America’s iconic “Got Milk?” campaign was pulled this year after a successful run of over 20 years. Graced by the likes of Bill Clinton, Naomi Campbell, Elton John, David Beckham, and Angelina Jolie sporting a milk moustache, the campaign garnered wide recognition. Yet milk was losing favour against a growing variety of breakfast and drink options. The dairy industry therefore opted for a different positioning. Under the tagline “Milk Life,” the ads now tout the richness of milk’s protein content.
The evidence, though, on the health benefits of milk consumption is scant and divided.
C Mary Schooling, professor at the City University of New York School of Public Health and Hunter College, writes that dietary guidelines and recommendations are often based on findings from observational studies, which describe the eating habits of people who live longer or in better health. There are few randomised controlled trials that systematically measure the effect of specific foods on health outcomes. Sadly, opinions and assumptions sometimes drive dietary recommendations, and these may be blind to inherent differences in individuals and populations.
Milk has long been promoted as a source of protein and calcium essential for bone health. In the latest research published in The BMJ, Michaëlsson and colleagues study the association of milk consumption with mortality and fractures in two large Swedish cohorts. Using food frequency questionnaires, they collated data on consumption of milk, fermented milk, yogurt, and cheese, and linked this with information on deaths and fracture events from national registries.
Higher milk intake was observed to be associated with higher mortality in both men and women, and with an increased risk of fractures in women. Conversely, greater consumption of cheese and fermented milk products was associated with positive outcomes. They hypothesise that high D-galactose content in milk may be mediating this effect, as it has been shown to cause premature aging through oxidative stress and inflammation in animal studies.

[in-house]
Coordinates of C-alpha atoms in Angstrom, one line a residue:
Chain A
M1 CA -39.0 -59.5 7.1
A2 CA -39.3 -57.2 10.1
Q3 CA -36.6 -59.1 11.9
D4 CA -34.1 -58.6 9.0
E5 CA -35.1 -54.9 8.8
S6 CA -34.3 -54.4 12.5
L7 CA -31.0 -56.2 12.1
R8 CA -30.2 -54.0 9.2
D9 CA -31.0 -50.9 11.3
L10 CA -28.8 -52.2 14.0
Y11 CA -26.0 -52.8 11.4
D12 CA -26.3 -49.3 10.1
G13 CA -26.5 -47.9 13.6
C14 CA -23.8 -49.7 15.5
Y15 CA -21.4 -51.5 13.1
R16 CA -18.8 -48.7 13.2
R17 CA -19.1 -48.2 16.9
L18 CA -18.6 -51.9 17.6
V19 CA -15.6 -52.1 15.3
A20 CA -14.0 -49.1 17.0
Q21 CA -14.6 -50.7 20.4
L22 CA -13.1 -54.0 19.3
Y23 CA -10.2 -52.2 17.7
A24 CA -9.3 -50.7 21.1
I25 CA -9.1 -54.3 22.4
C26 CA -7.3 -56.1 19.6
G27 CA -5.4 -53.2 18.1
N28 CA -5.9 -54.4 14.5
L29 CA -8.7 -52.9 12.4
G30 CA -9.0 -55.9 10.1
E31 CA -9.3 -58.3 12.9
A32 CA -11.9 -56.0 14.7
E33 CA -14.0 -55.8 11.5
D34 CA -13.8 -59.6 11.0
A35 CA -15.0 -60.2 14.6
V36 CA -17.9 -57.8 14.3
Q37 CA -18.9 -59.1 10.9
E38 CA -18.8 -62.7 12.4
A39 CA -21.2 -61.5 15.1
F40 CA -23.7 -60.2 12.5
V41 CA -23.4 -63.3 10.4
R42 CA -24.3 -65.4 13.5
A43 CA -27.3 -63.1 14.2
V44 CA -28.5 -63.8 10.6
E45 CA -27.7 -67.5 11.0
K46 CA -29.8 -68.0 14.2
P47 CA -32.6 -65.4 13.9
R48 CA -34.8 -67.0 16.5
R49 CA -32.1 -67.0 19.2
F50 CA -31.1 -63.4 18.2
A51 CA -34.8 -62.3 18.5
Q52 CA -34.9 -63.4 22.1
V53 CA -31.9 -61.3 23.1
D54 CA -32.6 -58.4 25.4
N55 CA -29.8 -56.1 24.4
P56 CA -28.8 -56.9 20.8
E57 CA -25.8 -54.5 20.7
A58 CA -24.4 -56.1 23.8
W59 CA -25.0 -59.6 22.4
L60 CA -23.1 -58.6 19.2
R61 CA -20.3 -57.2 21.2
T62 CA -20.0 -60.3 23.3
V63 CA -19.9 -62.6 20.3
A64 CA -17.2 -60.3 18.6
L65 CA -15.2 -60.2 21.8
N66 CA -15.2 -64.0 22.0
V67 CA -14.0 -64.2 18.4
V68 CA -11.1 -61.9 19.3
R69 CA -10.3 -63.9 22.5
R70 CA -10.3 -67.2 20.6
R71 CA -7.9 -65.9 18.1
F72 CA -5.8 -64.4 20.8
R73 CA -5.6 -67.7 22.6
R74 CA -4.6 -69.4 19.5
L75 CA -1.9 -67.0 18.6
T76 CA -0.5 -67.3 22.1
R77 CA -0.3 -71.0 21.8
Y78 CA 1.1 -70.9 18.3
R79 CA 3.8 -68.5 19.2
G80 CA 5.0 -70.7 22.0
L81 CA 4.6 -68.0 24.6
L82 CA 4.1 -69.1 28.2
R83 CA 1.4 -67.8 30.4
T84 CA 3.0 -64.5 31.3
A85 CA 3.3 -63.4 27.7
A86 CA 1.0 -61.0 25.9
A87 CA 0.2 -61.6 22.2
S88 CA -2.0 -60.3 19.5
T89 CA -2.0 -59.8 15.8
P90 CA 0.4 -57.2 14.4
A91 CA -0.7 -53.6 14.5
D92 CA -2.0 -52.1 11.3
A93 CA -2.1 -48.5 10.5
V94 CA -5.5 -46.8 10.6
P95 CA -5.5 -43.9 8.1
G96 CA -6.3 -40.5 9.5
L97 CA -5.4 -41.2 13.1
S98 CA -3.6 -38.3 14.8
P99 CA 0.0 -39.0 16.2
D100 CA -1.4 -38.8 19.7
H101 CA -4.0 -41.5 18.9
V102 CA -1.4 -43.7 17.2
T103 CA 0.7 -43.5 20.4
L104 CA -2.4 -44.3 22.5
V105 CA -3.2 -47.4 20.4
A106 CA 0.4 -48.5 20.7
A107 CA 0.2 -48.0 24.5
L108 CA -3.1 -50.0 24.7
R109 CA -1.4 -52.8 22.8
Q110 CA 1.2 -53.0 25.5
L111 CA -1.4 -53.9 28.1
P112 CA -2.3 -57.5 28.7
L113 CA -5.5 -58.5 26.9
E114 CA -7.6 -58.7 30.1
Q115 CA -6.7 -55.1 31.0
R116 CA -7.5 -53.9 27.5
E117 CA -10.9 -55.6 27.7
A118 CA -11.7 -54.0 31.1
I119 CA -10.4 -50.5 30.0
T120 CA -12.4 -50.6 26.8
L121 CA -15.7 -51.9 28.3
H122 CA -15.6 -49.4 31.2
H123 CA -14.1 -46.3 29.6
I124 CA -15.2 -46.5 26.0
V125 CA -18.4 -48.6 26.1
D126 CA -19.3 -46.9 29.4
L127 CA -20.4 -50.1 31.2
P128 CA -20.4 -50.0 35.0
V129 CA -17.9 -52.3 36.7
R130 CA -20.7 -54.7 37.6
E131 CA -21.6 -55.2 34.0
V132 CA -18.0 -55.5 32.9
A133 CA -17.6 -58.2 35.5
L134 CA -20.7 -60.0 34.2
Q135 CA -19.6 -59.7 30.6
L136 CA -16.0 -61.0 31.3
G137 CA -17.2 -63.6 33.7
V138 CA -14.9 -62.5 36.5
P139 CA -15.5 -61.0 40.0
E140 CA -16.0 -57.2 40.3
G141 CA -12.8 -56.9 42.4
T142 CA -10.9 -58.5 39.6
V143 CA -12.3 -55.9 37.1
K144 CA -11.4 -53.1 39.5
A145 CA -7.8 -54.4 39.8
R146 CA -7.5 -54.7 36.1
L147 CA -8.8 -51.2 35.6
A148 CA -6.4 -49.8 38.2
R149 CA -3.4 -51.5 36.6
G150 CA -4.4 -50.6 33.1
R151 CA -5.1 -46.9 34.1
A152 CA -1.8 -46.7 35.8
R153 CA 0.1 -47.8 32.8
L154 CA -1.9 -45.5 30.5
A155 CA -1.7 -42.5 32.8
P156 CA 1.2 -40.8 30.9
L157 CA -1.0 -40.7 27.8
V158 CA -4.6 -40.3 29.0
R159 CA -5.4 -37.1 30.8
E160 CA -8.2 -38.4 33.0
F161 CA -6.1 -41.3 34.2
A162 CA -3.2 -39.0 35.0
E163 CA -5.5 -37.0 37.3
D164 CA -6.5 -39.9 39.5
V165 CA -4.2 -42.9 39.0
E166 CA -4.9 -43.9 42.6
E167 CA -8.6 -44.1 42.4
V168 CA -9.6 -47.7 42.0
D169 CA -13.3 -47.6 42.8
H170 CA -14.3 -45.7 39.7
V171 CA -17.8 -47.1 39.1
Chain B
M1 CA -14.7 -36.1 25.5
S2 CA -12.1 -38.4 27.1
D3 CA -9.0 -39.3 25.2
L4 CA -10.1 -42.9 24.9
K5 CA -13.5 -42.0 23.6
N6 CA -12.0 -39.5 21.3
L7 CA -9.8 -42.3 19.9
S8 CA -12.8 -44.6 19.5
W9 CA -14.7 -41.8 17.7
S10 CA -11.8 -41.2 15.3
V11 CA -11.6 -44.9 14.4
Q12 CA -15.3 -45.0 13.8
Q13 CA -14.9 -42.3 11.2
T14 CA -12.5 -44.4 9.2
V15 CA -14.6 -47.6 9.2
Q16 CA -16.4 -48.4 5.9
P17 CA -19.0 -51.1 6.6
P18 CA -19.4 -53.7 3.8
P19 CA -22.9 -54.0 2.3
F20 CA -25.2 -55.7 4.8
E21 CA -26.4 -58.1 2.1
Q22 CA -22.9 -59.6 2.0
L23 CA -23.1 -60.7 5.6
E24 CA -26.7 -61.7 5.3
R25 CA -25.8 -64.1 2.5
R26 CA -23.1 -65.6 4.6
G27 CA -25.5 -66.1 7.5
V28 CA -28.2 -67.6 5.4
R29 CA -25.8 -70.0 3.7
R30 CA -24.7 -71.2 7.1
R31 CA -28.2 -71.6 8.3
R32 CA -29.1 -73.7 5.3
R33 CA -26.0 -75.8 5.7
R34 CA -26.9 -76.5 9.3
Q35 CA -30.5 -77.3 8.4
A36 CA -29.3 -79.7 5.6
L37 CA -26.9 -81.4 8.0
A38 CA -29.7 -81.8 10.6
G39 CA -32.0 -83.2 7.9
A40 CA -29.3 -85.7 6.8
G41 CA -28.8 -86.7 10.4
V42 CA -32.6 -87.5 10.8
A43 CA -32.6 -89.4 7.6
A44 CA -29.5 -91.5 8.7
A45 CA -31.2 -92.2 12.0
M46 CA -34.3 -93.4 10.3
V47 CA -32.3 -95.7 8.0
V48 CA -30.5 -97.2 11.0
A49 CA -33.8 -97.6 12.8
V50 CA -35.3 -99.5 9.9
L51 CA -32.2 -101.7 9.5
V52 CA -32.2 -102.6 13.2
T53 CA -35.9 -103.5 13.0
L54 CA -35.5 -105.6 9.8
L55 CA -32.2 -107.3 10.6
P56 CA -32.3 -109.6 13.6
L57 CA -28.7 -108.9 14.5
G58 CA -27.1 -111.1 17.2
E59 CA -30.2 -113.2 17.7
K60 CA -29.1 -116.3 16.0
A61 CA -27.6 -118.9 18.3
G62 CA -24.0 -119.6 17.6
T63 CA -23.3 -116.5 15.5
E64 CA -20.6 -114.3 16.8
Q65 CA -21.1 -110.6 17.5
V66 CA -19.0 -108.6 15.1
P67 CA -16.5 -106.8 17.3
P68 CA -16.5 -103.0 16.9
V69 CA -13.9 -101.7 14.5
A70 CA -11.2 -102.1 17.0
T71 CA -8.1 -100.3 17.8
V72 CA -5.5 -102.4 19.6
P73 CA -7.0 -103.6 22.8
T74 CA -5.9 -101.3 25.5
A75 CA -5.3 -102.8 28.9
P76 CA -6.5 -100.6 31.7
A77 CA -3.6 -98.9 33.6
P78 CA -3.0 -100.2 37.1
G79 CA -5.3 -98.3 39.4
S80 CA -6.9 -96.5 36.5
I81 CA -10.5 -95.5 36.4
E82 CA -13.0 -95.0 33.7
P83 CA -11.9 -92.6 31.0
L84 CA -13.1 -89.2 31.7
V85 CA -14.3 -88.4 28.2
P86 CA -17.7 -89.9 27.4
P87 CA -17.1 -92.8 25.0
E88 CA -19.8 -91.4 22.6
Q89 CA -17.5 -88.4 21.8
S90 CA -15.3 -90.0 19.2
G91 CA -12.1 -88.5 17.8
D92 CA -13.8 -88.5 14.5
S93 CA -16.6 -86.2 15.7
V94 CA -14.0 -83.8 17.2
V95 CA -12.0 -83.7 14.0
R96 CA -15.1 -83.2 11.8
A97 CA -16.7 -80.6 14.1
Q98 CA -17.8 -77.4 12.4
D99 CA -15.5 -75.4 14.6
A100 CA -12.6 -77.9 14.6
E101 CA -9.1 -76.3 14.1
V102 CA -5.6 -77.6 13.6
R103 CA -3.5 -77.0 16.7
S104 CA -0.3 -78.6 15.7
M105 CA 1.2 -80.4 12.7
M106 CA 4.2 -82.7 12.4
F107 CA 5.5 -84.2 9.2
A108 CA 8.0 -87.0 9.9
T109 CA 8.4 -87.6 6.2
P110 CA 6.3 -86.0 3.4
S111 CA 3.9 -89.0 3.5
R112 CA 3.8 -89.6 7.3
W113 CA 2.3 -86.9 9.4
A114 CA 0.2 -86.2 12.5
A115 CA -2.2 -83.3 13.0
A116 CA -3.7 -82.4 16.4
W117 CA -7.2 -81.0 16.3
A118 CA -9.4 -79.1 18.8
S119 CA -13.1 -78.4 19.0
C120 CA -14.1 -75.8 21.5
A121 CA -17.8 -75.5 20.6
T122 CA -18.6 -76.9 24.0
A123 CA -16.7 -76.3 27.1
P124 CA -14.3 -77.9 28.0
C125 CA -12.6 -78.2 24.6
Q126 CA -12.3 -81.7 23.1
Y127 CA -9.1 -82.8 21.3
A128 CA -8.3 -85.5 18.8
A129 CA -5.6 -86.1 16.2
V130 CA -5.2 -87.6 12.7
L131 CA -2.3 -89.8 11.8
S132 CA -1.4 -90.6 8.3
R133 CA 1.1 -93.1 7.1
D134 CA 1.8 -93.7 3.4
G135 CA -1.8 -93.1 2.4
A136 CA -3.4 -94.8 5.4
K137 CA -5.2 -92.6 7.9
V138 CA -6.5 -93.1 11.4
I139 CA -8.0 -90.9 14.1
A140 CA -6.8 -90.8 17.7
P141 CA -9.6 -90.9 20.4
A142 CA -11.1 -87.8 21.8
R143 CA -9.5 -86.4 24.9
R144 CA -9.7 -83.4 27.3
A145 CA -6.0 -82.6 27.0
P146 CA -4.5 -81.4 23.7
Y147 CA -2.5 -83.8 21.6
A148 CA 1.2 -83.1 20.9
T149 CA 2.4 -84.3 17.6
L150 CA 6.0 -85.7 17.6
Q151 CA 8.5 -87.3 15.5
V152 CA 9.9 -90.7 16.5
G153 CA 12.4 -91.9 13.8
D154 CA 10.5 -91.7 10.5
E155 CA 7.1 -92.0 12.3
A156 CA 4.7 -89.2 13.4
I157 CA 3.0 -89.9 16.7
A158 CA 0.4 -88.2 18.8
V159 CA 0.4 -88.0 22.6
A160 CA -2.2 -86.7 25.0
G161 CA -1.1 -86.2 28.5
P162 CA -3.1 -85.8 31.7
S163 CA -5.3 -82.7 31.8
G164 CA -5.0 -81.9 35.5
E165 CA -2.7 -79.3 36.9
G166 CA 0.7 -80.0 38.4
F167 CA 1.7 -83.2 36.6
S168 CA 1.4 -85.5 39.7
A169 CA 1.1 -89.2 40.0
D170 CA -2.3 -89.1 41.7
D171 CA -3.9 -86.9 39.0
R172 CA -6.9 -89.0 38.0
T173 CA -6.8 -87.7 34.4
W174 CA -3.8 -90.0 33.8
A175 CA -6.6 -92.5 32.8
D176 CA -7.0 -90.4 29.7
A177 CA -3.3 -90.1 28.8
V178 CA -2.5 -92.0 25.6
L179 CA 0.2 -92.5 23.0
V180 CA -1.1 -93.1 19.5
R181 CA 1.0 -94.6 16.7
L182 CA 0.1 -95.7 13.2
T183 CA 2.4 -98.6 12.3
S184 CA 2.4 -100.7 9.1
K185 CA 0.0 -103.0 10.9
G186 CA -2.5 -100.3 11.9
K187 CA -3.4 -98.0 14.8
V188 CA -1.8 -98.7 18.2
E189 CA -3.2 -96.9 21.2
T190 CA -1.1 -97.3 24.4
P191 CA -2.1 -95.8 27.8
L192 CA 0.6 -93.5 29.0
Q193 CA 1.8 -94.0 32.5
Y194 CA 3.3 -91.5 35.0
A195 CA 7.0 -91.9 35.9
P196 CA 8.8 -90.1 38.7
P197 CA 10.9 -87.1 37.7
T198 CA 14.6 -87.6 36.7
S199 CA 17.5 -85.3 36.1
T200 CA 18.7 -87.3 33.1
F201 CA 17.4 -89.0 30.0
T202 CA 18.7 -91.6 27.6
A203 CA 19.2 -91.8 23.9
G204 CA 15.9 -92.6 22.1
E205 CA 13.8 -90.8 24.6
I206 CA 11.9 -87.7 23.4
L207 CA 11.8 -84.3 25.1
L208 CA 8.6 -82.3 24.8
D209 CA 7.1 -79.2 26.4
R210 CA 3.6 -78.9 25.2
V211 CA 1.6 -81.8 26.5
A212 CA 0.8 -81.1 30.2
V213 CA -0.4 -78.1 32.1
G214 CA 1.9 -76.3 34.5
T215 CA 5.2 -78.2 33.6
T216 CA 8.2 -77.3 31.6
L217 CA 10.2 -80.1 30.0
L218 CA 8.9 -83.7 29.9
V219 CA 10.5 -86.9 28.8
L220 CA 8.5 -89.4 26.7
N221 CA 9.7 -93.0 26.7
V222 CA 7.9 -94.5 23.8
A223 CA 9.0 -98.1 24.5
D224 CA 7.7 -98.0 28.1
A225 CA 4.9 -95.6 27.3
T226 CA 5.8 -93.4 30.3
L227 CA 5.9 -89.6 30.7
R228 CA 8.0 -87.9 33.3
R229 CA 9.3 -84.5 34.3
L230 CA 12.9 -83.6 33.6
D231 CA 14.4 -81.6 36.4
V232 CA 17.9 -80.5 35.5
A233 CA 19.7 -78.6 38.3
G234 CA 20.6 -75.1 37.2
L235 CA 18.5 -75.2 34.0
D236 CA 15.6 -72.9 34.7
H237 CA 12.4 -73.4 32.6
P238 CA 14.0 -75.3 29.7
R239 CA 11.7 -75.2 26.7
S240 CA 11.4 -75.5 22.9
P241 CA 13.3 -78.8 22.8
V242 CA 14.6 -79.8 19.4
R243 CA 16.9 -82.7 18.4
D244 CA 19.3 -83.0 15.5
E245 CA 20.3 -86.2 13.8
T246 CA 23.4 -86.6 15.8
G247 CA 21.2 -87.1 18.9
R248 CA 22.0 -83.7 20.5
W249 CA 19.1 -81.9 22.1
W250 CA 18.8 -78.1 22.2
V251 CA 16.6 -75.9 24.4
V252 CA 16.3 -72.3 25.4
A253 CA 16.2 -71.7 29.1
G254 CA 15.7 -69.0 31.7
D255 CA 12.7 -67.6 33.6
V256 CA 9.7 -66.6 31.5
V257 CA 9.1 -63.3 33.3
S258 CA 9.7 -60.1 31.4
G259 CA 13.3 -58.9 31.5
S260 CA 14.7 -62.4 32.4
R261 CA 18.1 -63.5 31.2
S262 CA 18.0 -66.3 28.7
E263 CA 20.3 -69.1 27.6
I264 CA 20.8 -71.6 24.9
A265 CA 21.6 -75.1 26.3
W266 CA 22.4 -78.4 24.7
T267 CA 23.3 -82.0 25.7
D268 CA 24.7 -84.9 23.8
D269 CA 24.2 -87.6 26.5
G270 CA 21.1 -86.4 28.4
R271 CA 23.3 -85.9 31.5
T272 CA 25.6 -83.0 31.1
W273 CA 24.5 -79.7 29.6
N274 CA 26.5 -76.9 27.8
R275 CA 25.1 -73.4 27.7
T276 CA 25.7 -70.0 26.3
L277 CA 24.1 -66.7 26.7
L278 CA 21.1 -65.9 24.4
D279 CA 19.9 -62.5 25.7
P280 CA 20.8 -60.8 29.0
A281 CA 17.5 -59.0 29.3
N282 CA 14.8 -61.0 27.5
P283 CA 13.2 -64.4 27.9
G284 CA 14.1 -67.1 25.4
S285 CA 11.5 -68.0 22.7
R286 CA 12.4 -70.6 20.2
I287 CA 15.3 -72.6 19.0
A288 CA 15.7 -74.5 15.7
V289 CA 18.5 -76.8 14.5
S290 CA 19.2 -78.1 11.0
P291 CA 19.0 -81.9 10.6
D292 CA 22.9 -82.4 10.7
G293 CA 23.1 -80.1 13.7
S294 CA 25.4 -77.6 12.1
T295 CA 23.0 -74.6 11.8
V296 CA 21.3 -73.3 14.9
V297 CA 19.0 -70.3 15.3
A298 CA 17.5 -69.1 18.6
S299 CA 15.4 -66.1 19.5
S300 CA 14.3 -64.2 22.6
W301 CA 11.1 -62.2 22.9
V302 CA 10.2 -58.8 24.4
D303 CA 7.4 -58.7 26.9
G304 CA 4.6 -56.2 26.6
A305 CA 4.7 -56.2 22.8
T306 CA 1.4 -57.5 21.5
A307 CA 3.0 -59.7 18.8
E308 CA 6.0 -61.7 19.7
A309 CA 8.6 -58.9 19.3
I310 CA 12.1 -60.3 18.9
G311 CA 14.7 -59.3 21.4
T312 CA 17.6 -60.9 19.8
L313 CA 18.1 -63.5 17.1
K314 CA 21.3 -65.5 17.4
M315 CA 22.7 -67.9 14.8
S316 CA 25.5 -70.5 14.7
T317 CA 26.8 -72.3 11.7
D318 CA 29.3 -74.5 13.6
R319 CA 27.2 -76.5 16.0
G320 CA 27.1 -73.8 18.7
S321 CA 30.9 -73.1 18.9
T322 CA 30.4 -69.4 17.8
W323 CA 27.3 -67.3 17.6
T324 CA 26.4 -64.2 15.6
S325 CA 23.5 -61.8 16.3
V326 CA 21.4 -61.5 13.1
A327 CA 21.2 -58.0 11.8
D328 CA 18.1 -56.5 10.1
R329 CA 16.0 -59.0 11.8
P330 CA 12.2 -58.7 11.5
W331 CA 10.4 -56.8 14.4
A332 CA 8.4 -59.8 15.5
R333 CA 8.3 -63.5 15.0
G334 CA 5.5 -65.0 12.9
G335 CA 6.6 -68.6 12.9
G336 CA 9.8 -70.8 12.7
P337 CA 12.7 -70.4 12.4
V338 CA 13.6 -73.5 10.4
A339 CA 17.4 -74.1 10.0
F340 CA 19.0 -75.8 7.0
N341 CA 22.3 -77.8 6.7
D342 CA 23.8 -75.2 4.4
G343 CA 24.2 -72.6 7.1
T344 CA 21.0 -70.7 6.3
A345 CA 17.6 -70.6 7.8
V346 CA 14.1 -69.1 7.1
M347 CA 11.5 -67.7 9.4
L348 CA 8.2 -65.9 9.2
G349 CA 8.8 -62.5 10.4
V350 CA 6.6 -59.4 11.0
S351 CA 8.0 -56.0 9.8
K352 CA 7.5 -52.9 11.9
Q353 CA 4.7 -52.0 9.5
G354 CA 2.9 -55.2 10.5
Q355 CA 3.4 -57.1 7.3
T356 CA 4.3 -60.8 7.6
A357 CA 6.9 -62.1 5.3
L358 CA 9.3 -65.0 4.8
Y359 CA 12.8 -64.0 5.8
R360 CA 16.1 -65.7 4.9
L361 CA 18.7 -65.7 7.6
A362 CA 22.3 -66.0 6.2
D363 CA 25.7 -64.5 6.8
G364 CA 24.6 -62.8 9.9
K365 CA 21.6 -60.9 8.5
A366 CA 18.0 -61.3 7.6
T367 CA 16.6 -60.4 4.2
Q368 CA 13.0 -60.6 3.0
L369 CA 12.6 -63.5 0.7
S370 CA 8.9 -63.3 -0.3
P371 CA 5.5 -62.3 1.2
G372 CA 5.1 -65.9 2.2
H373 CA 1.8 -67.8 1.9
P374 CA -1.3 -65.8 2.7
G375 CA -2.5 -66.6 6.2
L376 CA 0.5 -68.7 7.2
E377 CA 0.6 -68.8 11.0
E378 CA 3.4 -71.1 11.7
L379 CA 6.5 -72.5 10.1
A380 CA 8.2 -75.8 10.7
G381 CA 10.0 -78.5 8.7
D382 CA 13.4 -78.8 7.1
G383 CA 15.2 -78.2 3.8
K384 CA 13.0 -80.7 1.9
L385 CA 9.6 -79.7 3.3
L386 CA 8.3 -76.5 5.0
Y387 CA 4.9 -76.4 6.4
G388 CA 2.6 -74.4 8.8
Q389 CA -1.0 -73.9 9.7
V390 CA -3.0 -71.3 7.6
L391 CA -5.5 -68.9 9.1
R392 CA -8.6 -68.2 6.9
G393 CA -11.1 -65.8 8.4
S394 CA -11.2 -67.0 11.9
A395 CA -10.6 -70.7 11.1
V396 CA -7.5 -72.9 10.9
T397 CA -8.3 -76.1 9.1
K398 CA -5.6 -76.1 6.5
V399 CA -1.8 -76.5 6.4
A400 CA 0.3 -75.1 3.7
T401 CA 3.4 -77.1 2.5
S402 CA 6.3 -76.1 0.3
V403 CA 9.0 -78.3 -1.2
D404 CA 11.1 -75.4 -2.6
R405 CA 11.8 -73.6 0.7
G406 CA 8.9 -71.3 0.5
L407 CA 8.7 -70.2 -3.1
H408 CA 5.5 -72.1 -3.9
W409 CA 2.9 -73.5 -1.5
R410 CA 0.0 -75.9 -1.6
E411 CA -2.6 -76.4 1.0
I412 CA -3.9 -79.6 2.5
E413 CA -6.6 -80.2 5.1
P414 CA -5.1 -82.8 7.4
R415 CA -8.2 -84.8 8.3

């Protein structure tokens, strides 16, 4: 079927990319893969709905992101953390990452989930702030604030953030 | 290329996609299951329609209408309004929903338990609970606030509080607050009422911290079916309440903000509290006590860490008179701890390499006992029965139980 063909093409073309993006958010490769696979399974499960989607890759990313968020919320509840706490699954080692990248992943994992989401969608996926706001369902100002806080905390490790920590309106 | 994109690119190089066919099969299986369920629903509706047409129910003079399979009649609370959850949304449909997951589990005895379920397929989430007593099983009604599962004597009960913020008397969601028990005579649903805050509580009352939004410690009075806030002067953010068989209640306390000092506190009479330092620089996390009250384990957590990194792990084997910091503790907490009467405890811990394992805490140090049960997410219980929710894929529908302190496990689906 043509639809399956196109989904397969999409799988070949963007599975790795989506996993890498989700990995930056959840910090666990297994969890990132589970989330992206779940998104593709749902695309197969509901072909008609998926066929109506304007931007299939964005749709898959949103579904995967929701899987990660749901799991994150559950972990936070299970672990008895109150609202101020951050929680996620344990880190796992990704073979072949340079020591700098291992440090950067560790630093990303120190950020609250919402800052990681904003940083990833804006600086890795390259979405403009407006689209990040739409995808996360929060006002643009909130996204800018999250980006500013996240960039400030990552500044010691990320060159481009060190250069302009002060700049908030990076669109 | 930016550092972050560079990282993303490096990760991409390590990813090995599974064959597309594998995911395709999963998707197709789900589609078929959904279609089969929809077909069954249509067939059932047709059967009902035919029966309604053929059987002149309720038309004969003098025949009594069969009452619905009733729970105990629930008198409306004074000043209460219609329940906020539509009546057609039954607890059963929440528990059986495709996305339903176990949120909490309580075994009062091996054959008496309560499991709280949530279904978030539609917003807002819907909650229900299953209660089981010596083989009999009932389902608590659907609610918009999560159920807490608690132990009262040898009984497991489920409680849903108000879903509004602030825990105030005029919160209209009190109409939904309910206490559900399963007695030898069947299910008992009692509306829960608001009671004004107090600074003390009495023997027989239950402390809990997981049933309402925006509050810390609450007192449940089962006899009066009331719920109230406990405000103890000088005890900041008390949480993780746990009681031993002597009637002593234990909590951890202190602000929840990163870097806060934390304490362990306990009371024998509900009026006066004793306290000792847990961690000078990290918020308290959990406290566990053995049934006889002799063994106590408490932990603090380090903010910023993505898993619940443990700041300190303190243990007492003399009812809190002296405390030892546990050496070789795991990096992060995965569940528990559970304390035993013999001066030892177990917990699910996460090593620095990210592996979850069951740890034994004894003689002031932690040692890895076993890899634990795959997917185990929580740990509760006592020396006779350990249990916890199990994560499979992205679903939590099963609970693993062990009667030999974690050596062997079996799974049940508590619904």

These findings provide a new twist to the debate on milk but must be read with caution, say the authors. As an observational study, the effects of confounding and reverse causation may not be completely ruled out. The potential to extrapolate these findings to other contexts may be limited too.
As a consumer of milk and health information, I remain perplexed by what type of milk and how much of it everyday is good for me. As a doctor expected to tailor nutritional advice to individual needs and circumstances, milk continues to be a controversial dietary recommendation. There are not just health risks and benefits to be considered, but often also the availability and feasibility of consuming milk against deriving necessary nutritional value from other foods. With growing public interest in a vegan diet, the morality of consuming dairy products presents a new angle too.
Alas, the answers are not as vivid and compelling as having milk propellers, parachutes, and wings powering your everyday life, as depicted in the Milk Life ads.
Anita Jain is India editor, The BMJ.